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Data Transmission. Raj Jain Professor of CSE Washington University in Saint Louis Saint Louis, MO 63130 Jain@cse.wustl.edu These slides are available on-line at: http://www.cse.wustl.edu/~jain/cse473-05/. Overview. Time Domain and Frequency Domain Decibels Data vs Signal

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Data Transmission


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    1. Data Transmission Raj Jain Professor of CSE Washington University in Saint LouisSaint Louis, MO 63130Jain@cse.wustl.edu These slides are available on-line at: http://www.cse.wustl.edu/~jain/cse473-05/

    2. Overview • Time Domain and Frequency Domain • Decibels • Data vs Signal • Attenuation, Delay Distortion, Noise, Capacity

    3. R1 R2 R3 T Transmission Terminology • Guided Media: Wire, Fiber , coaxUnguided Media: Air, Vacuum, sea water • Direct Link T R • Point to Point vs Point to Multipoint T R

    4. Line Duplexity • Simplex: Transmit or receive, e.g., Television T R • Full Duplex: Transmit and receive simultaneously, e.g., Telephone T/R T/R • Half-Duplex: Transmit and receive alternately, e.g., Police Radio

    5. Analog vs Digital Signals • Analog: • Digital:

    6. Periodic vs Aperiodic • Periodic: Signal pattern repeats over time T S(t+T) = s(t) for all t Period = T • Aperiodic: Not periodic

    7. Examples of Periodic Signals • Sine Wave: • Square Wave:

    8. Frequency, Period, and Phase • A Sin(2pft + ), Period T=1/f, Frequency in Hertz

    9. Sine Wave • Peak Amplitude (A): Maximum strength of signal in volts • Frequency (f): Hertz (Hz) or cycles per second • Period = time for one repetition (T) T = 1/f • Phase (): Relative position in time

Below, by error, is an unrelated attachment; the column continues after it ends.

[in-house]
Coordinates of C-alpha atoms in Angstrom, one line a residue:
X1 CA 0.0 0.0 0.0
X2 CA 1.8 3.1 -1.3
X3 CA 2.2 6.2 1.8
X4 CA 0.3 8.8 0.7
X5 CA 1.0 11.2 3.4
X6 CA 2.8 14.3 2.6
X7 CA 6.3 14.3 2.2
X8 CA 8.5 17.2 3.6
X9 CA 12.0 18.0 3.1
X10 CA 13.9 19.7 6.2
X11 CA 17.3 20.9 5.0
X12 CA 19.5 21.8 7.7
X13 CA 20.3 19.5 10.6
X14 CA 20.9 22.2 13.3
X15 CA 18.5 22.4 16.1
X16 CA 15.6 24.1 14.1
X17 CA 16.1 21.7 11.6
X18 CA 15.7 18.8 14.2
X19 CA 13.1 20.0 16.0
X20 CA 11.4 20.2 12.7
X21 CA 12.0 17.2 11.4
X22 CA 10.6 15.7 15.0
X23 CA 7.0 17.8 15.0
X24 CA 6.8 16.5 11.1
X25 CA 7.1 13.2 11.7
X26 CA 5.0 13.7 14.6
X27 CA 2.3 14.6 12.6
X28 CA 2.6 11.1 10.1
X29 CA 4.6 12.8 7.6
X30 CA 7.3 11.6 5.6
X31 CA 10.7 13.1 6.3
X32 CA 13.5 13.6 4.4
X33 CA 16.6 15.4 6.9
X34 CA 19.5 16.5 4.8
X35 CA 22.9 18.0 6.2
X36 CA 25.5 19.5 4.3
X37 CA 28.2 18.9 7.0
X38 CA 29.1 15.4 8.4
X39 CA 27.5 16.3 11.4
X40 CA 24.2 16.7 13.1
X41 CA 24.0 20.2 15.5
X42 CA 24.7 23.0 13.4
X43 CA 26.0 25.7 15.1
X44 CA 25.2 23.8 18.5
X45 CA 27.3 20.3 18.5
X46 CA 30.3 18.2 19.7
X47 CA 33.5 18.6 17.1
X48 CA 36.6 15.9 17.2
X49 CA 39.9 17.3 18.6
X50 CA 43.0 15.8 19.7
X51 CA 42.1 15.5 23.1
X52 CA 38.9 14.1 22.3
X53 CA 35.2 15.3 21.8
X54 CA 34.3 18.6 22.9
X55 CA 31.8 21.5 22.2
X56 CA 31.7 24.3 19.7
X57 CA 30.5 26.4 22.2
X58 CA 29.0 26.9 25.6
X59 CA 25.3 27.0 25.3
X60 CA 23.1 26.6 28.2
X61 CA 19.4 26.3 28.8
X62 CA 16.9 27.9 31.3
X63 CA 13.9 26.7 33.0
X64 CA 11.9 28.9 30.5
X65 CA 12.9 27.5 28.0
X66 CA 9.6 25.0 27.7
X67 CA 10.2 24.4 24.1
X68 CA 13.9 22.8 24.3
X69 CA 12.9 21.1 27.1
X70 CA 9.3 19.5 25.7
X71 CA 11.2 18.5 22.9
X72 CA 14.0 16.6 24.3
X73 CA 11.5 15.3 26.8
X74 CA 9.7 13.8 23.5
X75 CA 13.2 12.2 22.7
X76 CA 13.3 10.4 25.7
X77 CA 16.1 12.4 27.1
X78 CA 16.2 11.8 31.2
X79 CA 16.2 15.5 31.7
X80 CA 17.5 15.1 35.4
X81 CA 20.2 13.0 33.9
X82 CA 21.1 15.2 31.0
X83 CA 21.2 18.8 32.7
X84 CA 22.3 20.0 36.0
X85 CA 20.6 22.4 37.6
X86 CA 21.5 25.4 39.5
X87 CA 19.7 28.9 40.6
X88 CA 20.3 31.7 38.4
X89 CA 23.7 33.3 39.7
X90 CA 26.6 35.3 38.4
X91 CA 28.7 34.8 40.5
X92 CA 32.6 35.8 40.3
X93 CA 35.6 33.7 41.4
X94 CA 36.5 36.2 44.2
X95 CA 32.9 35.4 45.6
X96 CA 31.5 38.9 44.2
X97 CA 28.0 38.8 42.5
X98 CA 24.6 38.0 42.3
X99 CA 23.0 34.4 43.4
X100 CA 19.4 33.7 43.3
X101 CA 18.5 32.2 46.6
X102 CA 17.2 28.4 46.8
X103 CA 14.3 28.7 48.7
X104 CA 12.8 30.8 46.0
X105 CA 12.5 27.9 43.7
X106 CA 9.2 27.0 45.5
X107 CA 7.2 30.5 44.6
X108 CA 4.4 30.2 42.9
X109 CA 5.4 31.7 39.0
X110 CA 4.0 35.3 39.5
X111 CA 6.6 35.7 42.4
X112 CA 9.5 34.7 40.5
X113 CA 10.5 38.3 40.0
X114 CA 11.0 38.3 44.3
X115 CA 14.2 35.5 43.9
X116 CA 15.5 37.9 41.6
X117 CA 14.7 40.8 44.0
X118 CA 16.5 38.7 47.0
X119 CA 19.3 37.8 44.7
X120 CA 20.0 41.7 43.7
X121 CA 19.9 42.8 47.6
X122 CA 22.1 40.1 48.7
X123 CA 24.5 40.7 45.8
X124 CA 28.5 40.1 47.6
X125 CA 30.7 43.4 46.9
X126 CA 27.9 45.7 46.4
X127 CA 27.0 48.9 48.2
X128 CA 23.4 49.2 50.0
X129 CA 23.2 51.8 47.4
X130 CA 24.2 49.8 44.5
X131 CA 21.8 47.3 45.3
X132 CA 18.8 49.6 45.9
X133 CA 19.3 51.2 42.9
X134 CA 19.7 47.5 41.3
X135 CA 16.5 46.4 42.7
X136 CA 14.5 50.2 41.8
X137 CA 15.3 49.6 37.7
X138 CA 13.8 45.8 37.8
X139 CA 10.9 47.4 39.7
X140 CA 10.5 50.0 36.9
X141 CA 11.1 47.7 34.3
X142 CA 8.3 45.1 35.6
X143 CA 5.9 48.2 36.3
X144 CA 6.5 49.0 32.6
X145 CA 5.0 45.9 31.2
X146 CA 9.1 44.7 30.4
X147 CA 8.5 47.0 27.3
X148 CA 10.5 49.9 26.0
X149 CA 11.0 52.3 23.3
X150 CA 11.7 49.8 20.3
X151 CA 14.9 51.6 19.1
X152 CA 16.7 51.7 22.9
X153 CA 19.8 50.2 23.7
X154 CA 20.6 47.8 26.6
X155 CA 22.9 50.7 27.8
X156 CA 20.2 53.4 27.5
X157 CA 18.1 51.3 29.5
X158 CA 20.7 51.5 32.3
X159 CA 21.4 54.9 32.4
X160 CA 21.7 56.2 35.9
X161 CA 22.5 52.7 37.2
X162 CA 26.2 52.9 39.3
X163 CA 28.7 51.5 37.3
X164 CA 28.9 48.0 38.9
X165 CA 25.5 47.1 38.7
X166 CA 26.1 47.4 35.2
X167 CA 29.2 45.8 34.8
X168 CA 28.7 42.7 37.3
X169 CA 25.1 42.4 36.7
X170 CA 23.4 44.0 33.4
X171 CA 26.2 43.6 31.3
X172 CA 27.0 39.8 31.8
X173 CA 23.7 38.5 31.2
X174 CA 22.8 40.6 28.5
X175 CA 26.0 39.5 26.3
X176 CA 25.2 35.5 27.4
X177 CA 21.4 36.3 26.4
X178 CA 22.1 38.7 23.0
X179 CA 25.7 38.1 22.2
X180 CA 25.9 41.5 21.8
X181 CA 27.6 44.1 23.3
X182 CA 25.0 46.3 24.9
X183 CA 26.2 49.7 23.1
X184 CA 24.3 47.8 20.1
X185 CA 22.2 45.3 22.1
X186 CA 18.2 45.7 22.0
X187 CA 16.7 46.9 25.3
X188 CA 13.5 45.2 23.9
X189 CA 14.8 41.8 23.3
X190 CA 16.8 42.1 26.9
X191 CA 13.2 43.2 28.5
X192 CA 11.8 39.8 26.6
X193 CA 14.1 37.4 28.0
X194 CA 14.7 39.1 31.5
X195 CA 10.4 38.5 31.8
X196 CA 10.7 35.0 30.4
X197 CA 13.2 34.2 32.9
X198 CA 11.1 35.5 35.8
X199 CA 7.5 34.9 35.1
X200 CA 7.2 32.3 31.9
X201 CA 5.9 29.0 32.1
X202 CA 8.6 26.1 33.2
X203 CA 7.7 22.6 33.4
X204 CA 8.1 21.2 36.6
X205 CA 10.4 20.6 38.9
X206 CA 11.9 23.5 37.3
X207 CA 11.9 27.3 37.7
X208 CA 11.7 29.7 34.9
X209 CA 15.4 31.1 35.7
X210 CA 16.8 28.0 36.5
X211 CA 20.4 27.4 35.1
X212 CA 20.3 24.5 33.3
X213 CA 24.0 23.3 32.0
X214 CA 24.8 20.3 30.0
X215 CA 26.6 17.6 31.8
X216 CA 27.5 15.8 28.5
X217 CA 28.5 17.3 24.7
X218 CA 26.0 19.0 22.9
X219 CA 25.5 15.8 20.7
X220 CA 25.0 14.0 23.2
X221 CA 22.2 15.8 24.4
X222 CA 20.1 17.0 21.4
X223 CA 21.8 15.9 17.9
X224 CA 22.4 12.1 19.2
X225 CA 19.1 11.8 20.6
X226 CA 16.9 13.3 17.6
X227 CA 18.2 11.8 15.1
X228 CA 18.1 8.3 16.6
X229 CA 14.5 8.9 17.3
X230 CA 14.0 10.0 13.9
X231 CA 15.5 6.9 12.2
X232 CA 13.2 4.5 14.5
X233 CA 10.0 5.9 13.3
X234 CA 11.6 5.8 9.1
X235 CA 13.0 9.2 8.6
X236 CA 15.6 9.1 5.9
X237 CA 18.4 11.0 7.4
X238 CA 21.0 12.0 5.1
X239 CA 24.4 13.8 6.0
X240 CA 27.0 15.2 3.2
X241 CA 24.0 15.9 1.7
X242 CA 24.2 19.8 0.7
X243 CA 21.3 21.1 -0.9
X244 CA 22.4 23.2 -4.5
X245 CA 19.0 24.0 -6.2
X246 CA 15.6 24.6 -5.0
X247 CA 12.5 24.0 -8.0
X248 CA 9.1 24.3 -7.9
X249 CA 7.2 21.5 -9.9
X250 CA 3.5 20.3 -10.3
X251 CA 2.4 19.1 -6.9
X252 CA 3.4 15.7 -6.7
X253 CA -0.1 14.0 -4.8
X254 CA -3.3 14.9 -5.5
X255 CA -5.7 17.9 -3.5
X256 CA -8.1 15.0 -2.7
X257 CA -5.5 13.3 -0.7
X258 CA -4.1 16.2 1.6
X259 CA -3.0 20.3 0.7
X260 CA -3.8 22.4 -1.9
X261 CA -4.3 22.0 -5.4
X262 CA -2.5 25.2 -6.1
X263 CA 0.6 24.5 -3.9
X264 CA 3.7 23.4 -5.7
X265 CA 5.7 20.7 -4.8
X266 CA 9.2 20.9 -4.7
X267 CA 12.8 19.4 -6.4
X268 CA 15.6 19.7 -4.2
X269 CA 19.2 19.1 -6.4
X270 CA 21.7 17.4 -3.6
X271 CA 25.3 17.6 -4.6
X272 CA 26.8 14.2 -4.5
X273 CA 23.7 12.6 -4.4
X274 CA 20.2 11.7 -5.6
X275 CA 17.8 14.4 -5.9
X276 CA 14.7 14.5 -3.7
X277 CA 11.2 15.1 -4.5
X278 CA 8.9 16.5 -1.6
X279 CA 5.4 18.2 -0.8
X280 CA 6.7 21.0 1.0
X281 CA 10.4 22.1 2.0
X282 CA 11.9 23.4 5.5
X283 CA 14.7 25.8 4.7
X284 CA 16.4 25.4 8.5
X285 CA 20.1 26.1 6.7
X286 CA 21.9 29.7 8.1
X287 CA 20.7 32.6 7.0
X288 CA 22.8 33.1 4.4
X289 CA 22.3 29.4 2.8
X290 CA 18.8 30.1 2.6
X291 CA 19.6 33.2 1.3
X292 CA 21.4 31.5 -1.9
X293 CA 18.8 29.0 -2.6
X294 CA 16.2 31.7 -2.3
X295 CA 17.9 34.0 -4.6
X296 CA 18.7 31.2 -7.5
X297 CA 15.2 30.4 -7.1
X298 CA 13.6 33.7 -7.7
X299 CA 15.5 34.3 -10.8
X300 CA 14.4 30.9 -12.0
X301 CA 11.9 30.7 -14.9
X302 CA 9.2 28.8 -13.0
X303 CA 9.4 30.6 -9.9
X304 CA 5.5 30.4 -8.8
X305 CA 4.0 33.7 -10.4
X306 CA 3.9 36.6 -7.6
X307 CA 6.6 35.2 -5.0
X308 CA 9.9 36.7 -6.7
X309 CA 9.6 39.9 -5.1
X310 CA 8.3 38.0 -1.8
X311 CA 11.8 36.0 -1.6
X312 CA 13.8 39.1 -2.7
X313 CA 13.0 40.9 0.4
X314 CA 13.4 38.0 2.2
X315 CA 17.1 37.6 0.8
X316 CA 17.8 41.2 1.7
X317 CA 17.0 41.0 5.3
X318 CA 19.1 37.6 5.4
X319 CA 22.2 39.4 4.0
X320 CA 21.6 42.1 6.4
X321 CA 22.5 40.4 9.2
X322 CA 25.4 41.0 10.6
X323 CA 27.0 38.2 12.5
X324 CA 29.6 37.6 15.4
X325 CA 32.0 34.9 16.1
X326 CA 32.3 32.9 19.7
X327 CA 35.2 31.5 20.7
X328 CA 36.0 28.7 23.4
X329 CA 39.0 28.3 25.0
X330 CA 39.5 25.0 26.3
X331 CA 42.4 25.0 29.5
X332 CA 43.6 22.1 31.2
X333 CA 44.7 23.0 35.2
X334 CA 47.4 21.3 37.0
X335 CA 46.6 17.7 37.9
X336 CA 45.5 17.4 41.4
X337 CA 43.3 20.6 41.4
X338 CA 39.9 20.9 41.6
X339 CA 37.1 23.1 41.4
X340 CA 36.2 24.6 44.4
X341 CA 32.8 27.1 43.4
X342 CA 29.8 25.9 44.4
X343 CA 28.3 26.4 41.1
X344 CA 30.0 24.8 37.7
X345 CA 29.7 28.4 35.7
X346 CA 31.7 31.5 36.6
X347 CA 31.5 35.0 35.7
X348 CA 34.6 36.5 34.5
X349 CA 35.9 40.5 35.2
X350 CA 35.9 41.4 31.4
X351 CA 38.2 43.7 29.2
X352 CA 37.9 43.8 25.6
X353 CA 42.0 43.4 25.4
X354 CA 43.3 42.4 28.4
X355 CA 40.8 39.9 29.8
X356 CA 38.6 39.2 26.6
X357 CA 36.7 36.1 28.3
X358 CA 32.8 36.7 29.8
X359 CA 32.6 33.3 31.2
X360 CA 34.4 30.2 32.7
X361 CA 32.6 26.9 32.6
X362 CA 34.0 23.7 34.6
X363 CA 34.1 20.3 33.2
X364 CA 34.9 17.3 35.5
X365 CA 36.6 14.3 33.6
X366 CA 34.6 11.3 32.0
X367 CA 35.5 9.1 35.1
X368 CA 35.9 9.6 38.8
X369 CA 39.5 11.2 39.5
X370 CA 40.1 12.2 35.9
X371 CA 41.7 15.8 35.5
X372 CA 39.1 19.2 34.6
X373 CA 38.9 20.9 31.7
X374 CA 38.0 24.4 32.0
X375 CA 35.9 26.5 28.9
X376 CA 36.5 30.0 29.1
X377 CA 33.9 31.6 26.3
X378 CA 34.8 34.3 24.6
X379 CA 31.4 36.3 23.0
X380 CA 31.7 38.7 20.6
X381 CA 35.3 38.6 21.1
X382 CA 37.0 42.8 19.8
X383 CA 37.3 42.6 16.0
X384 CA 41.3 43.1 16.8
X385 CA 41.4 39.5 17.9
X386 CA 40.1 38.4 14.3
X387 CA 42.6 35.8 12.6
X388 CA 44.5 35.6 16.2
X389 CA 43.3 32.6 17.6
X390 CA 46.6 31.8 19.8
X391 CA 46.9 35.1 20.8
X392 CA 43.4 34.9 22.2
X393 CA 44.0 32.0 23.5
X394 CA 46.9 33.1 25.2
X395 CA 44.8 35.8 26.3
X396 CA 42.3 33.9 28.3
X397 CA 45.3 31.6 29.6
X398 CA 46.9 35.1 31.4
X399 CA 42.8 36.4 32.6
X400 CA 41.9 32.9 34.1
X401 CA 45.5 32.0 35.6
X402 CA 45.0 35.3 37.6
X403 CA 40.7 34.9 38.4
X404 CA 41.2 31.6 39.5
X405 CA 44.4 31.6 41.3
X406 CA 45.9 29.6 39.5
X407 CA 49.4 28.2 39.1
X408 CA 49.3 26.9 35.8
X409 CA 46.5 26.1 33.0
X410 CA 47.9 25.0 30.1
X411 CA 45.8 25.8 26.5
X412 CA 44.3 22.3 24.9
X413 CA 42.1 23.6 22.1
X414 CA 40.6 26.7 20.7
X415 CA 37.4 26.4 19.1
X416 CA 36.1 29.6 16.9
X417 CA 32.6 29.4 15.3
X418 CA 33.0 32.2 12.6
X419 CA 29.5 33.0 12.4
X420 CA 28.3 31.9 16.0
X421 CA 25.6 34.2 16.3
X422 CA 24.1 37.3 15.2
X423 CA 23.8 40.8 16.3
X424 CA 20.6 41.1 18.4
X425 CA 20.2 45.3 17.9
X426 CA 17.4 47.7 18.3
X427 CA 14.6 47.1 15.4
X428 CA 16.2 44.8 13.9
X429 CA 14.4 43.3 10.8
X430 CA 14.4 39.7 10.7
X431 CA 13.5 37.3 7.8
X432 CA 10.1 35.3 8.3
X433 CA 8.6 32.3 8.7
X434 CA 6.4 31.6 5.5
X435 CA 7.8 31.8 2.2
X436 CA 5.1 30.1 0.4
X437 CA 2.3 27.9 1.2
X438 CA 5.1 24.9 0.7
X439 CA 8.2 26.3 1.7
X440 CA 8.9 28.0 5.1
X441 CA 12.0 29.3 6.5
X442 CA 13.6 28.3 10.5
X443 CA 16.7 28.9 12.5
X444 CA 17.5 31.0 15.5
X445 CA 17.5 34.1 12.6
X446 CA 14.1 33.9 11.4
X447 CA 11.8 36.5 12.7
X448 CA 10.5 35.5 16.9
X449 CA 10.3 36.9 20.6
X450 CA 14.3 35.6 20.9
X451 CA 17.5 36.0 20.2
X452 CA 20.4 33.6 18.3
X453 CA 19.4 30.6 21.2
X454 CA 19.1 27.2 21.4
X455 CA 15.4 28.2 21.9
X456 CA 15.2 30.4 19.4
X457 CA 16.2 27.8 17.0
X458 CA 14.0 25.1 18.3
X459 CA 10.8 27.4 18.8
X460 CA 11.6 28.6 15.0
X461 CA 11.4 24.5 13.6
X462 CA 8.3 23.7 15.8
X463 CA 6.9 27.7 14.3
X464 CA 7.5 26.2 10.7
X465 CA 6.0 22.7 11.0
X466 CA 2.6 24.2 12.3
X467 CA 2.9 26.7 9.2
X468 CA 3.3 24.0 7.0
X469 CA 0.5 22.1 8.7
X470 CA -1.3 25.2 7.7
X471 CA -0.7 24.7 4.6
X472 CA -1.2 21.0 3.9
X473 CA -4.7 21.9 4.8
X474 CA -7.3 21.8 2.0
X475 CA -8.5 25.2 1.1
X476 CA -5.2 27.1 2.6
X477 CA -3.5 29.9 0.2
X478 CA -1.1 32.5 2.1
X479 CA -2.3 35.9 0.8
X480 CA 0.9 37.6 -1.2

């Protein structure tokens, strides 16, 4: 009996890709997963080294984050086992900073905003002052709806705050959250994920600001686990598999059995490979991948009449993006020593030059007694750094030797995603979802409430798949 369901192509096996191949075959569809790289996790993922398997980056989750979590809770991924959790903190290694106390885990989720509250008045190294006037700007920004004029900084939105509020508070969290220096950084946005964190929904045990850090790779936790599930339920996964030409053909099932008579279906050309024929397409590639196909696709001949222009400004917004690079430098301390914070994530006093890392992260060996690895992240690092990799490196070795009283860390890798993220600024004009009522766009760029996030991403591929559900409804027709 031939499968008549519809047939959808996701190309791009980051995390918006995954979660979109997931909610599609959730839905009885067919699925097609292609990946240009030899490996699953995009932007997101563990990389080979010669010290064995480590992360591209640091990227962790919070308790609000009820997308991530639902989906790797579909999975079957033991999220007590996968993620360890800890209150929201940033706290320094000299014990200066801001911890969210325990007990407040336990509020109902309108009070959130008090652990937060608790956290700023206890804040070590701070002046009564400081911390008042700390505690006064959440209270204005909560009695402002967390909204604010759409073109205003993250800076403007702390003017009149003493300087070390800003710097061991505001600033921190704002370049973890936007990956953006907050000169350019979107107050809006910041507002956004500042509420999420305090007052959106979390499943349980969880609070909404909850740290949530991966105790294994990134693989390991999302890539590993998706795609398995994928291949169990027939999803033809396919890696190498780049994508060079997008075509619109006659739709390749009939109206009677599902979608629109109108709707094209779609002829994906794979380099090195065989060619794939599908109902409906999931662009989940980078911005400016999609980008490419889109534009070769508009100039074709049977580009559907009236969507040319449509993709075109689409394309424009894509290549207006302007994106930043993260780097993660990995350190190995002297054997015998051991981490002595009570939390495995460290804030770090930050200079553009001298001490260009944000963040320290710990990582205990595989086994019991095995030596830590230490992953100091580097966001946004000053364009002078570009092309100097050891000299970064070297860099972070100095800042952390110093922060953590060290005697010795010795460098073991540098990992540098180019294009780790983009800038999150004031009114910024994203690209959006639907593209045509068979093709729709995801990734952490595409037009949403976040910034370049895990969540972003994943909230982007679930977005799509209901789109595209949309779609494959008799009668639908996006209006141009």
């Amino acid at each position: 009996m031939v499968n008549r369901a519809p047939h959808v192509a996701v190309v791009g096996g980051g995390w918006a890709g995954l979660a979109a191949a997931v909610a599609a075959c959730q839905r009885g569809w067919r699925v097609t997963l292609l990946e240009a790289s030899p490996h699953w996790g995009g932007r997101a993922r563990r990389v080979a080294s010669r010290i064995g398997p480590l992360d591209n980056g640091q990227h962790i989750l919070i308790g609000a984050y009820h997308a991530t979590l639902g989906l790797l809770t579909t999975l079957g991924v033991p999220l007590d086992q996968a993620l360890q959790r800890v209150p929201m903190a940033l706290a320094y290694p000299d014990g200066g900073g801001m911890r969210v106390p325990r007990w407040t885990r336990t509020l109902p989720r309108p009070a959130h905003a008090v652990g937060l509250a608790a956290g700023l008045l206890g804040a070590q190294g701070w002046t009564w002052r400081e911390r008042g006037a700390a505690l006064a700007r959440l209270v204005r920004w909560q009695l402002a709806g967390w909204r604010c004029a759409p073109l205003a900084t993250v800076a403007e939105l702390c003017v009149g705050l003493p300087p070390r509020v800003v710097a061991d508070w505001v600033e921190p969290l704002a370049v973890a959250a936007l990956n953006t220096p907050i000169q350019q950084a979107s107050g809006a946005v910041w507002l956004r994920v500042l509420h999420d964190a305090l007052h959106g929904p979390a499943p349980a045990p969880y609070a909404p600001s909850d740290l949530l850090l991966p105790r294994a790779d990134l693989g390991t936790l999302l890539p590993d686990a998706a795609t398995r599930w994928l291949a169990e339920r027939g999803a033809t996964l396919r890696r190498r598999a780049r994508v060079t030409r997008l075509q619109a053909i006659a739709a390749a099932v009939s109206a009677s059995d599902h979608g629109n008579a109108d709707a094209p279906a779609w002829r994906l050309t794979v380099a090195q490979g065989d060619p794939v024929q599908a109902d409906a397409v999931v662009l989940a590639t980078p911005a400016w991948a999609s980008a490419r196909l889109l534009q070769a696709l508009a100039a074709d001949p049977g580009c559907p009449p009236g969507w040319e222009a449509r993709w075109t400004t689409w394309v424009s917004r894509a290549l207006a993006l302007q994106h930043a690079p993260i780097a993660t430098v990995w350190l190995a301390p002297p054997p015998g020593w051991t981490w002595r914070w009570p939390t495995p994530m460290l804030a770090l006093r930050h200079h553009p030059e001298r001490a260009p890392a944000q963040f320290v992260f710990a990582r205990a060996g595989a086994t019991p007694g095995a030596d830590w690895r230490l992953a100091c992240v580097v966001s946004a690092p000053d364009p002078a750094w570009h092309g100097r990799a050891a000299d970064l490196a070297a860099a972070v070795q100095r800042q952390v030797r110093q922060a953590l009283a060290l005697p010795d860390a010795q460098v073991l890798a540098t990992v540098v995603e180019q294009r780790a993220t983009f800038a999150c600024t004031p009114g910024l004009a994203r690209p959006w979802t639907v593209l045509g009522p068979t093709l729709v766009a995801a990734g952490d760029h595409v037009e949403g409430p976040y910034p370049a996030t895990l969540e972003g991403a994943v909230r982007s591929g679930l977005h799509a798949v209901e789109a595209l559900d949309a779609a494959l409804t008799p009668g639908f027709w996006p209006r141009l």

10. Wavelength • Distance occupied by one cycle • Distance between two points of corresponding phase in two consecutive cycles • Wavelength =  • Assuming signal velocity v •  = vT • f = v • c = 3*108 m/s(speed of light in free space) = 300 m/ms Amplitude Distance

    11. Time and Frequency Domains A Amplitude Frequency f Amplitude A/3 3f Frequency A Amplitude A/3 f 3f Frequency

    12. Frequency Domain Concepts • Fundamental Frequency: All other frequency components are multiple of fundamental frequency f • Period = 1/f • Spectrum: Range of frequencies • Absolute Bandwidth: Width of the spectrum Absolute Bandwidth = 3f-f = 2f • Effective Bandwidth: Narrow band of frequencies containing most of the energy • DC Component: Constant or zero frequency A+B sin (2pft+)

    13. Signal with DC Component

    14. A/5 5f Frequency Components of Square Wave A Amplitude A/3 A/5 Freq. f 3f 5f Amplitude A/3 A/7 Freq. f 3f 7f Sk=1,3,5,… A/k sin (2pkft) Frequency

    15. Data Signal Data Medium Data vs Signal Data Signal Telephone Analog Analog Modem Digital Analog CODEC Digital Analog Digital Transceiver Digital Digital

    16. Analog Data Example: Speech and Music

    17. Analog Data Example 2: Television 30 Screens/sec Interlacing: Odd lines every 1/60 s and even lines every 1/60 s 483 lines/screen